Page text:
A NYC couple had to scrap their lofty bathroom renovation ideas, finding solutions that they (and their cat, Floyd) love
Project: A Manhattan bath gets new fixtures and finishes nearly 15 years later than planned.
Before: Nancy and Aram purchased their 1-bed, 2-bath, 1,500-square-foot loft apartment in 2000 and made updates throughout the space soon after moving in. A few years down the road, they realized the work in their Chelsea bathroom was not up to standard: the subfloor wasn’t stable and as a result, the penny tile kept popping up. The wall tiles fared only slightly better, and other finishes were showing their age. The pedestal sink proved to be inadequate for their needs, with no countertop space or storage beneath. A tub, original to the home purchase, was unnecessary since neither Nancy nor Aram enjoyed baths. But one of the original bathroom renovation ideas they kept was the cabinet that they had installed during the first remodel, with its custom cut-out for their cat, Floyd, to access his kitty litter.
After: With grand visions of a wide, spacious shower and a reconfigured floor plan, Nancy and Aram posted their project and chose this Sweeten contractor to execute their plans. Unfortunately, they discovered early on through a walkthrough with an architect that the Sweeten contractor recommended that their dreams were not code-compliant. Specifically, their desired layout would not provide the required clearance in front of the toilet, as specified by the Americans with Disabilities Act (ADA). They regrouped and proceeded with the project, opting to keep the old footprint and changing out all the fixtures and finishes. Nancy had wanted a patterned terrazzo or cement tile for the new floor and pored over dozens of virtual and physical samples. Ultimately, it was Aram who chose the new floor, spotting it just as they were heading out of the tile store: a black-and-white ceramic tile made to resemble the Moroccan-inspired cement options that Nancy had liked. (Fun tidbit: the couple hauled hundreds of pounds of tile in their car to NYC from the tile store in Hillsdale, NY, where they had previously renovated several baths in their second home. They were, shall we say, very committed to their upstate tile lady.) With the centerpiece flooring picked out, they chose a beveled white subway tile to complement it. A 1/3-offset installation gave the traditional tile a nice sense of flow. In place of the old tub, their contractor installed a shower with glass walls and a sliding glass door (a smaller version of what they had originally envisioned). For walls and cabinetry, they chose this shade of millennial pink while in a state of distress the day after the presidential election—but were surprised to discover that they still loved the color, even after the shock subsided.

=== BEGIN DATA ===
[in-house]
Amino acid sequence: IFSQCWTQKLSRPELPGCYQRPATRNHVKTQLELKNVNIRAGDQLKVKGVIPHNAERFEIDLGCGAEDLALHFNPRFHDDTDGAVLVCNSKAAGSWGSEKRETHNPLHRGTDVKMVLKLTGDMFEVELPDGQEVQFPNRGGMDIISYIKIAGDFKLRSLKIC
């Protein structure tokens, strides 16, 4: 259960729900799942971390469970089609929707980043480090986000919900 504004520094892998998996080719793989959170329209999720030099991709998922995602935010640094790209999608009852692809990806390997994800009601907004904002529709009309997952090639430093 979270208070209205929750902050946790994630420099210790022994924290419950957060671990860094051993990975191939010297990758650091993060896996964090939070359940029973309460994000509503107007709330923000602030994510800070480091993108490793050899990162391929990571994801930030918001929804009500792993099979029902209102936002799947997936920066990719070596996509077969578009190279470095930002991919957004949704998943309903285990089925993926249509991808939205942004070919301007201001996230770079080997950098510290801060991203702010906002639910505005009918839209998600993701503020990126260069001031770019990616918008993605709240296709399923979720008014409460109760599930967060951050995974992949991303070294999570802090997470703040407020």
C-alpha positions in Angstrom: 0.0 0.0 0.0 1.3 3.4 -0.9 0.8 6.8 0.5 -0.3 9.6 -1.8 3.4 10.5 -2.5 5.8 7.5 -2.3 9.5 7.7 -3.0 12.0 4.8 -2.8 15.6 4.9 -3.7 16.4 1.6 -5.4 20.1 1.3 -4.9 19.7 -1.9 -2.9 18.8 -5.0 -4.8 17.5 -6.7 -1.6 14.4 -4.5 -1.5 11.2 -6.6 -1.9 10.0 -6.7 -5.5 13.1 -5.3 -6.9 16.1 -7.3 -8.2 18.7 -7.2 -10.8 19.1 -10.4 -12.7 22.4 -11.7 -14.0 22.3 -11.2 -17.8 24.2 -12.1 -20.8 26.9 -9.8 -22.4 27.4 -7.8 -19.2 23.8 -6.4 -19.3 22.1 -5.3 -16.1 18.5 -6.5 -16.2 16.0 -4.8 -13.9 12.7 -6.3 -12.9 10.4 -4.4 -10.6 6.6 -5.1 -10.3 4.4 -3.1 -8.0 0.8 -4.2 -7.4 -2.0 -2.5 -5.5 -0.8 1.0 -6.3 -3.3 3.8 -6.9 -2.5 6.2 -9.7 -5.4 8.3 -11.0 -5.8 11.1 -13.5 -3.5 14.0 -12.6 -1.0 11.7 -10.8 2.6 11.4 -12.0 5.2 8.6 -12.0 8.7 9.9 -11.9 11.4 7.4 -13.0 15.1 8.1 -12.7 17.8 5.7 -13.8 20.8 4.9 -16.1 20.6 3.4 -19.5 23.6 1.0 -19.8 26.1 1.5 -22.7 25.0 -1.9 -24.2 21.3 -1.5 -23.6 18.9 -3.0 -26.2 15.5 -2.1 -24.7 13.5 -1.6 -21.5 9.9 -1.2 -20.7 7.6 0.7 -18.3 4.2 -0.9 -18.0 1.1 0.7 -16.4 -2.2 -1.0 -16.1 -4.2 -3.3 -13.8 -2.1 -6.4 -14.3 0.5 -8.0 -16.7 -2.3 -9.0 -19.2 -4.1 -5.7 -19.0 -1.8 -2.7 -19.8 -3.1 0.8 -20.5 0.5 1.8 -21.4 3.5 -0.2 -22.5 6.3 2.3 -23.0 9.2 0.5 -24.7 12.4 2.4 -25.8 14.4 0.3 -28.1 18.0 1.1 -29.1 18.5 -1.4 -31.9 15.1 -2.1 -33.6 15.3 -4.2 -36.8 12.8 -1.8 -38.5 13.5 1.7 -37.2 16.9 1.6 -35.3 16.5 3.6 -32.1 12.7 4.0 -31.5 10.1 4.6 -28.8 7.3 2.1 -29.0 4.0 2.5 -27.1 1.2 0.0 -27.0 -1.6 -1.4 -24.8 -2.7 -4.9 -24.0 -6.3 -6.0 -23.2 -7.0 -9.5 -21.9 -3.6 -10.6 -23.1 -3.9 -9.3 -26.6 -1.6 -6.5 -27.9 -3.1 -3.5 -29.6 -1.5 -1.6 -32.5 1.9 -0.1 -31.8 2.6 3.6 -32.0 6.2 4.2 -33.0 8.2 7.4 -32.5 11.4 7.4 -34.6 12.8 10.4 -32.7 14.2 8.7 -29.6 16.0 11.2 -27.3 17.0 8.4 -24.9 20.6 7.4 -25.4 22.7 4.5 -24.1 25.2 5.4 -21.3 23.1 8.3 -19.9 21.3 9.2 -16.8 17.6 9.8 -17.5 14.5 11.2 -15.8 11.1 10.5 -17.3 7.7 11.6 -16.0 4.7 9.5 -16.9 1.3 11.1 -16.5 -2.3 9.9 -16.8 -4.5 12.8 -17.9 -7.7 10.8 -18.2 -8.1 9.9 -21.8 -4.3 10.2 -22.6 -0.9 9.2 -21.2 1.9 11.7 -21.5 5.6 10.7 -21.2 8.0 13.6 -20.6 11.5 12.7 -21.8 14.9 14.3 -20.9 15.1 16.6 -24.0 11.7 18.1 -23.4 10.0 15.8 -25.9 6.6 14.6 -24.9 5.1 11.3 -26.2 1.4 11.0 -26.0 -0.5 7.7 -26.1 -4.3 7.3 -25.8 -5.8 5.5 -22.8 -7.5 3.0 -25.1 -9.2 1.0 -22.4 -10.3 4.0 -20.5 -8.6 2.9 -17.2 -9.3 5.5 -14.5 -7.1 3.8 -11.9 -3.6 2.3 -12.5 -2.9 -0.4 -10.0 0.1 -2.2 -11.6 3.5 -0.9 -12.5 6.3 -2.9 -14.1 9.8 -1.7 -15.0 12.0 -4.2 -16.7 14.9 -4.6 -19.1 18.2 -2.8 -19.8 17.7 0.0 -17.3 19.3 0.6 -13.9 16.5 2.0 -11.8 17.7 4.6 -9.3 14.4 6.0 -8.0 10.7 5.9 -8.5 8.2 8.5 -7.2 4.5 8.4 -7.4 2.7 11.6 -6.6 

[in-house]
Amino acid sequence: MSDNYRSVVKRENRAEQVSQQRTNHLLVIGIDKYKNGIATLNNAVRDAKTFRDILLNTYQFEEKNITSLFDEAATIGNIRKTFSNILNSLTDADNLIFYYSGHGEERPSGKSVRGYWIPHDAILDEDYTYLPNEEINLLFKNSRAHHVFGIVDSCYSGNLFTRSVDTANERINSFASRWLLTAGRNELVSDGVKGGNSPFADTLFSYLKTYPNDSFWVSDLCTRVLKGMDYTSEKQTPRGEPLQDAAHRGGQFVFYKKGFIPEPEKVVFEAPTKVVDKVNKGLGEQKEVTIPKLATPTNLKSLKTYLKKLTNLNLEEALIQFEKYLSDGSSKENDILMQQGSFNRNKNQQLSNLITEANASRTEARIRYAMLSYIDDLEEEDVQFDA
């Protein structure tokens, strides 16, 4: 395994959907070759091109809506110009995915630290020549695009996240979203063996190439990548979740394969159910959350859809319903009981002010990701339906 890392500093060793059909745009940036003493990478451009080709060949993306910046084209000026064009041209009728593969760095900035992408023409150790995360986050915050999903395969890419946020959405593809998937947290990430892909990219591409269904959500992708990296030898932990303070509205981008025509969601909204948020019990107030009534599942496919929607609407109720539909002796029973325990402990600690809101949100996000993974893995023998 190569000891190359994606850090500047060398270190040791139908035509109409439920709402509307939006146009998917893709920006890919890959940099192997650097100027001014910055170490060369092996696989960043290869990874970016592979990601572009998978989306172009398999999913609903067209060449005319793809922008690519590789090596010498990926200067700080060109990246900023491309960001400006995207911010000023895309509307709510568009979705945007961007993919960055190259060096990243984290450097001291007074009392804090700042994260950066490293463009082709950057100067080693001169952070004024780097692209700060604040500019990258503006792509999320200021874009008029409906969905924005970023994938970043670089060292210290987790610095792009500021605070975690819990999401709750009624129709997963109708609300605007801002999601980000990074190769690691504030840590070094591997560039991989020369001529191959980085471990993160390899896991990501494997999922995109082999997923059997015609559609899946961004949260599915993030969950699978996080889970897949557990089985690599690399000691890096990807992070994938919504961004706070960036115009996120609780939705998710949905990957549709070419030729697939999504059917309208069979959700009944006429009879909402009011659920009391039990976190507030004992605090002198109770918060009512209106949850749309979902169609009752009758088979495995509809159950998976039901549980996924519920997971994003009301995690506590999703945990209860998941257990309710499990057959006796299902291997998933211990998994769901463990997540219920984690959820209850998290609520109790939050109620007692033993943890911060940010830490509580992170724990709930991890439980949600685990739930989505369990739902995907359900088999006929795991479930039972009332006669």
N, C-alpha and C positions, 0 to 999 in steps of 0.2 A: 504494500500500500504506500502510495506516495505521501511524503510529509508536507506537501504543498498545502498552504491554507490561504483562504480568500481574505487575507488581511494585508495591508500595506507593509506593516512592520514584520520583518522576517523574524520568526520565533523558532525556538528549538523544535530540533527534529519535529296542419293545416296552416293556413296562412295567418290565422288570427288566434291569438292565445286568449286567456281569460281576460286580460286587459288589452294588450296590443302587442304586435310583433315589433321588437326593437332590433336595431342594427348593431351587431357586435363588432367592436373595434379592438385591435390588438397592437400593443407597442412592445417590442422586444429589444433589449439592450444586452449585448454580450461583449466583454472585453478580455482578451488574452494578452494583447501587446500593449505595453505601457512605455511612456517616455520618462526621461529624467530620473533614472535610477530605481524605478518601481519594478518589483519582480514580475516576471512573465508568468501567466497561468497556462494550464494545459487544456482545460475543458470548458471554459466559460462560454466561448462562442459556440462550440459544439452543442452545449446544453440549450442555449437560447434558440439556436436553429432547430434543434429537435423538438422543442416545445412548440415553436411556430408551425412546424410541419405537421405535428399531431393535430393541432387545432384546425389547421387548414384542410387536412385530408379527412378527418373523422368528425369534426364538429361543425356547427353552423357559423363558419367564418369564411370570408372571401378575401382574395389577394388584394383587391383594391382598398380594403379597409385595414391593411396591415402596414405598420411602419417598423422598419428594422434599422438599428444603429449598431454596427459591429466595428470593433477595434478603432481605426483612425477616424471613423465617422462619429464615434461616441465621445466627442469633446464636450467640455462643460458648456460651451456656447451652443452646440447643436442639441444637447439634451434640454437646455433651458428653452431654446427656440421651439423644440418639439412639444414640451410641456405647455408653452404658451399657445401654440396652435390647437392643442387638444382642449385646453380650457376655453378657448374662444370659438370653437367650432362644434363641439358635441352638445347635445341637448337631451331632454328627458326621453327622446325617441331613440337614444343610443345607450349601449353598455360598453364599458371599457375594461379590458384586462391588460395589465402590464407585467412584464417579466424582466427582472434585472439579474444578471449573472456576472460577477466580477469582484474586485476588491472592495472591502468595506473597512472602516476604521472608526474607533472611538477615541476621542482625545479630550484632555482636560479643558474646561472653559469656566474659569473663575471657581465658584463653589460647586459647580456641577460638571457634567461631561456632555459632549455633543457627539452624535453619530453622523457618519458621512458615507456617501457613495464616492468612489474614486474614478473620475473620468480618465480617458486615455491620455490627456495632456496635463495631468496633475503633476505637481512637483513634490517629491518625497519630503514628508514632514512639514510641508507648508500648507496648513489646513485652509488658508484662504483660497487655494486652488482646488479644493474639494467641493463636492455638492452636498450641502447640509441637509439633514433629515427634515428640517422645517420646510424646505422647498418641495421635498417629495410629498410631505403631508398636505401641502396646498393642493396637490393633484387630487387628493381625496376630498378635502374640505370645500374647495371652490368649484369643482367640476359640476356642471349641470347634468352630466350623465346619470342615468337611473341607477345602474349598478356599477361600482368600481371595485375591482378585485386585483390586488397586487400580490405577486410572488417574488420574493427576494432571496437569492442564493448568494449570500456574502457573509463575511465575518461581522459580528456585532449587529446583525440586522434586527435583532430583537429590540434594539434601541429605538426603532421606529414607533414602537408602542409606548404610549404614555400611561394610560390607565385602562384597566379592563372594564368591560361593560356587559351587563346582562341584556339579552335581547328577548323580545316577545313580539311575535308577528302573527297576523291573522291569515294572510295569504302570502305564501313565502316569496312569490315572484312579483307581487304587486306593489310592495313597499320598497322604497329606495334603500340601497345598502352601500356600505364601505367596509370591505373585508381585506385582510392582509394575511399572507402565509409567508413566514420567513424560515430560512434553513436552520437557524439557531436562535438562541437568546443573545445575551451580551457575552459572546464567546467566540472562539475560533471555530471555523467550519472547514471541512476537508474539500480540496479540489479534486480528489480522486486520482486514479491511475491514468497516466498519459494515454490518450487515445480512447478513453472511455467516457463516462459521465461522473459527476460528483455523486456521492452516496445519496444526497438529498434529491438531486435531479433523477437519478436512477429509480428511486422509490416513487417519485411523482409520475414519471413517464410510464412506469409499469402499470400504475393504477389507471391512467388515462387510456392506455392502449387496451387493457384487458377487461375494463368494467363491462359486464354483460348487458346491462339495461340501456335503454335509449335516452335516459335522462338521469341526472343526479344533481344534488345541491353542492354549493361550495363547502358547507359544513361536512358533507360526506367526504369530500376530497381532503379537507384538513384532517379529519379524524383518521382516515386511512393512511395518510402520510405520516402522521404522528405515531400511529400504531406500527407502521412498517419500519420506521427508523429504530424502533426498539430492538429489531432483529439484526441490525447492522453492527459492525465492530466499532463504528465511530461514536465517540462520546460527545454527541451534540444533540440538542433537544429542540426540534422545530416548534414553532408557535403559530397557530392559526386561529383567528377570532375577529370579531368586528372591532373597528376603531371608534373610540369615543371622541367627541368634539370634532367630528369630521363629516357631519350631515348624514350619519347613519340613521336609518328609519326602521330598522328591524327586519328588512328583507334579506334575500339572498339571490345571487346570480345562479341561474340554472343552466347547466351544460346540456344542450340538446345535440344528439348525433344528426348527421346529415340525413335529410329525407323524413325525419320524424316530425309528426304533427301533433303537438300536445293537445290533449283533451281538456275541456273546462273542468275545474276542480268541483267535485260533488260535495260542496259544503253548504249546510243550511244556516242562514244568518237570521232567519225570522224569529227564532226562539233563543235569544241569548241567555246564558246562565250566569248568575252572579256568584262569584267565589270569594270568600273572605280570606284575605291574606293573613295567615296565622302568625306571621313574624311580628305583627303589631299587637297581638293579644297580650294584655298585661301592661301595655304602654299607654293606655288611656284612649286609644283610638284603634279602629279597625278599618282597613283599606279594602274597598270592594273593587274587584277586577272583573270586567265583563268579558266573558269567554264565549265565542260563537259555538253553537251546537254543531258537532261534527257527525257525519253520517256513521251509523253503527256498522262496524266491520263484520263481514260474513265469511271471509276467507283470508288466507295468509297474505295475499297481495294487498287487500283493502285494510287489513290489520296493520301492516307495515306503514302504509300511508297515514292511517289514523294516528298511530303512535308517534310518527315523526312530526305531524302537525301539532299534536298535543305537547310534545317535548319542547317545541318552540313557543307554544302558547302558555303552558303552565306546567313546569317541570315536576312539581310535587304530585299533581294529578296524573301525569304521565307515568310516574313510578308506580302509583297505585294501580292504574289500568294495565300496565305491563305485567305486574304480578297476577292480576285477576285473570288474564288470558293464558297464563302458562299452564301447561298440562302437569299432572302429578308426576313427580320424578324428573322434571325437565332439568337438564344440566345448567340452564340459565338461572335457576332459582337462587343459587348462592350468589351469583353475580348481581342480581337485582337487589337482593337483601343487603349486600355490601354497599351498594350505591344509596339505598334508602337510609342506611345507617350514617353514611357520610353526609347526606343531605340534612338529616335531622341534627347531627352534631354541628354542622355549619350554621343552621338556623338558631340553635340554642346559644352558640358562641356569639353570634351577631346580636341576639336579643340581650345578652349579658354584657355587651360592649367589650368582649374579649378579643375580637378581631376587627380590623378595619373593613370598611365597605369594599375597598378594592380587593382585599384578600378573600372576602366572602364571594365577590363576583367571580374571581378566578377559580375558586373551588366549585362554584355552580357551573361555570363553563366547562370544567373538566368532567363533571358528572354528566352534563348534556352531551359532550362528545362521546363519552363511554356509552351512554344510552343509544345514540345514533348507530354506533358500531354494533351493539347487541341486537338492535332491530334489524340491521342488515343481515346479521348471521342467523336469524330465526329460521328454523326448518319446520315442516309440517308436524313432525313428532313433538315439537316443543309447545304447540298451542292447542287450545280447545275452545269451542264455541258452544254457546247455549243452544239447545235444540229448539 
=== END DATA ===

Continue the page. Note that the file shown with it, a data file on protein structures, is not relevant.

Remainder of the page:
Bonus: Nancy agonized over the vanity, given that space required unusual dimensions. A custom-ordered Duravit vanity with an integrated sink and countertop fit the bill, coordinating perfectly with their overall bathroom renovation ideas—it didn’t block Floyd’s kitty litter access and was shallow enough while providing storage for small items that Nancy wanted within easy reach.
Style finds: Black-and-white ceramic floor tile, white beveled subway wall tile, penny shower tile: Country Town Marble & Tile (Hillsdale, NY). Custom sink and vanity: Duravit. Wall sconce fixture and shade: Schoolhouse Electric. Vintage vanity mirror: Pottery Barn. Pink Cloud paint: Benjamin Moore.
Since it’s practically invisible, a glass shower enclosure is a one of our favorite bathroom renovation ideas for a smaller bathroom. In Mary Ann’s master bath, the glass shower makes the space to feel open and bright.
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